Plan to charge for bulk trash decried
Mandatory fee would hit owners of condos and townhomes.
Atlanta officials say they are running a deficit for trash collection, with the cost of the service outpacing the fees charged.
By J. Scott Trubey

Atlanta condominium residents are angered by the city’s plan to collect new fees to pick up bulk trash, saying many already pay private firms for the service.

The city has given shifting explanations to justify the fees and hasn’t been clear about the new service residents would be billed for each year — whether they use it or not, critics say. The Atlanta City Council could vote on amendments to its fee and service plan at its Monday meeting.

Mayor Keisha Lance Bottoms’ office didn’t make anyone available to comment.

The proposed mandatory fee for bulk waste pickups would affect condo buildings and townhome developments. Condo owners would pay about $60 a year for collections of bulk items, such as furniture and appliances. Fees for street and right-of-way cleaning would rise from about $9 per year to about $60.

Bills are expected to be mailed in July.

Condo owners typically pay for trash collection and bulk waste service from private haulers who have contracts with their buildings.

Ben Howard, president of the Buckhead Condo Alliance, called the city’s plan “halfbaked” and wants the council to delay voting on it. The city hasn’t justified the fees for picking up bulk items, and questions remain about the service the city will offer to condo owners, he said.

He said the city hasn’t responded to several requests made under the Georgia Open Records Act for documents.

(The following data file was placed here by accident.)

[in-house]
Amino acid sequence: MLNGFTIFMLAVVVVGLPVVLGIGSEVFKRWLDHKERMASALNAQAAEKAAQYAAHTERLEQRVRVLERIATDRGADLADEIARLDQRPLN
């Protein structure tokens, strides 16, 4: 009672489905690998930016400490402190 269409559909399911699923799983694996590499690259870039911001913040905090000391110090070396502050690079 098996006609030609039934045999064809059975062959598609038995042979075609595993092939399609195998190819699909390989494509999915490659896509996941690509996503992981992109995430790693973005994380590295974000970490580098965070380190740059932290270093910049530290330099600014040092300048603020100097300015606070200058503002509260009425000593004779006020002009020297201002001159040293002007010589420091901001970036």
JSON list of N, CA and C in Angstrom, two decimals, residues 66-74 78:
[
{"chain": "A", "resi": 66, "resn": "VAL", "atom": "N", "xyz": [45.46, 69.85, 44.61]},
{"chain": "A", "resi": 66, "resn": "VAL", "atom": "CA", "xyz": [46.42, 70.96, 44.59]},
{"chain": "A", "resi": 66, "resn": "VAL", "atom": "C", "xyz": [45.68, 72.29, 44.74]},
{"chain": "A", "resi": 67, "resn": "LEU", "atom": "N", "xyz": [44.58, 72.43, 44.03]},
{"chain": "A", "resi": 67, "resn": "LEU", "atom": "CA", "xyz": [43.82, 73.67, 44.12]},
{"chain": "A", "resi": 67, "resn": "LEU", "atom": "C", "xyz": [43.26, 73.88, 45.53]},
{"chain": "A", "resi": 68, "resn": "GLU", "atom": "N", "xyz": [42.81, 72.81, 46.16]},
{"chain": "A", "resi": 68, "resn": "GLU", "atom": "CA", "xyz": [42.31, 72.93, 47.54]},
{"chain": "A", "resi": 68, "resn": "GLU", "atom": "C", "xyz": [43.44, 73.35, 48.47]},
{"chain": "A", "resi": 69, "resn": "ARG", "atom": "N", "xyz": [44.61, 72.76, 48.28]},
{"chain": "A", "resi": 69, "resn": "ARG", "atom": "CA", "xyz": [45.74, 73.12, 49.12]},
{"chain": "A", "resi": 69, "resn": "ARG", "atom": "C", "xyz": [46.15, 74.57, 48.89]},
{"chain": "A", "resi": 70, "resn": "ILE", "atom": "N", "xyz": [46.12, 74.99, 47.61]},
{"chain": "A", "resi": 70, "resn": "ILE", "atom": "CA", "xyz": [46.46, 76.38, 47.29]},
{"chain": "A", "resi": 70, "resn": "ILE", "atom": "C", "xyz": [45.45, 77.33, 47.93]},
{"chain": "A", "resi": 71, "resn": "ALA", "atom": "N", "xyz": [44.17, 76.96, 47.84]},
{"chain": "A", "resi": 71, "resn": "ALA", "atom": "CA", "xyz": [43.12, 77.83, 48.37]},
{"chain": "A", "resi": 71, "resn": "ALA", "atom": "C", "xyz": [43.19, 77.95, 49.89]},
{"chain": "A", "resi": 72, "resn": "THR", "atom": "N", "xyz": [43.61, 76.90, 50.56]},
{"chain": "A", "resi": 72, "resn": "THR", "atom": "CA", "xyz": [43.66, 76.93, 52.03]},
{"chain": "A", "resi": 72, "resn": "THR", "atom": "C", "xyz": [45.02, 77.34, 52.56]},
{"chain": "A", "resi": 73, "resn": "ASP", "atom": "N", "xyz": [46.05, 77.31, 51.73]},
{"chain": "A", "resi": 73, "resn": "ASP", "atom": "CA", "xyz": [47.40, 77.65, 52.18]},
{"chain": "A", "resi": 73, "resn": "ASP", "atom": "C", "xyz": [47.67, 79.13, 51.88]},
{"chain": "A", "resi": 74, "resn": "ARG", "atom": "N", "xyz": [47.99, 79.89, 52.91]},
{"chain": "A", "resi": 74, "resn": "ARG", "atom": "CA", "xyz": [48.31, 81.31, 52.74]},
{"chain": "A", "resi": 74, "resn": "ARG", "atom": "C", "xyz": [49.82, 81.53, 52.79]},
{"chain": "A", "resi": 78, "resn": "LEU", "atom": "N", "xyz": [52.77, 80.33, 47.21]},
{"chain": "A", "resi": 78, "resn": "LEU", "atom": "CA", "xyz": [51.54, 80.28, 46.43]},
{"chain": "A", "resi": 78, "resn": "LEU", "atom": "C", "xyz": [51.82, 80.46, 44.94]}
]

Garbage and recycling fees haven’t kept pace with the city’s costs, and the city is budgeting deficits for both programs this year.

Atlanta’s solid waste rates haven’t changed in 15 years, said City Councilman J.P. Matzigkeit, who represents Buckhead and chairs the public works committee.

The city’s trash program has run at a deficit for several years, even though fees are supposed to cover expenses.

Those shortfalls have drained about $34 million in revenue from the general fund.

Matzigkeit said his committee sent public works back to the drawing board to draft a fair rate system after backlash to rates council approved in November. The changes to be considered Monday would reduce what condo owners were once slated to pay by 70 percent. Condo owners have been charged only about $9 annually for street cleaning services for years, far less than the cost to the city.

“I appreciate that it’s a significant increase from where they are today, but my goal is to be sure the fee charged going forward is fair and reflects the costs of the services that are delivered,” he said. He also said in some parts of the city, condos dump bulk waste on the street and the city can’t let that go.

In November, the council approved new rates for commercial and residential customers.

Single-family homes, for instance, will pay about $454 a year for weekly trash service, recycling and up to 12 yearly bulk pickups. That’s about a $9 per year increase.

As part of those citywide rate changes, the city said it would offer bulk waste service for the first time for tens of thousands of condo and townhome owners. The service was to come with a $400 annual flat fee “per parcel,” but the Department of Public Works interpreted that as per unit and not per parcel of land.

After condo owners complained, public works agreed to amend its proposed fees for such parcels.

Howard says Atlanta is unfairly looking to condo owners as a new source of revenue. The city is still budgeting deficits in garbage and recycling services, and sticking it to condo owners for bulk services many won’t use won’t fix the problem, he said.

“It went from condos are definitely being overcharged,” he said, “to the whole system appears to be broken.”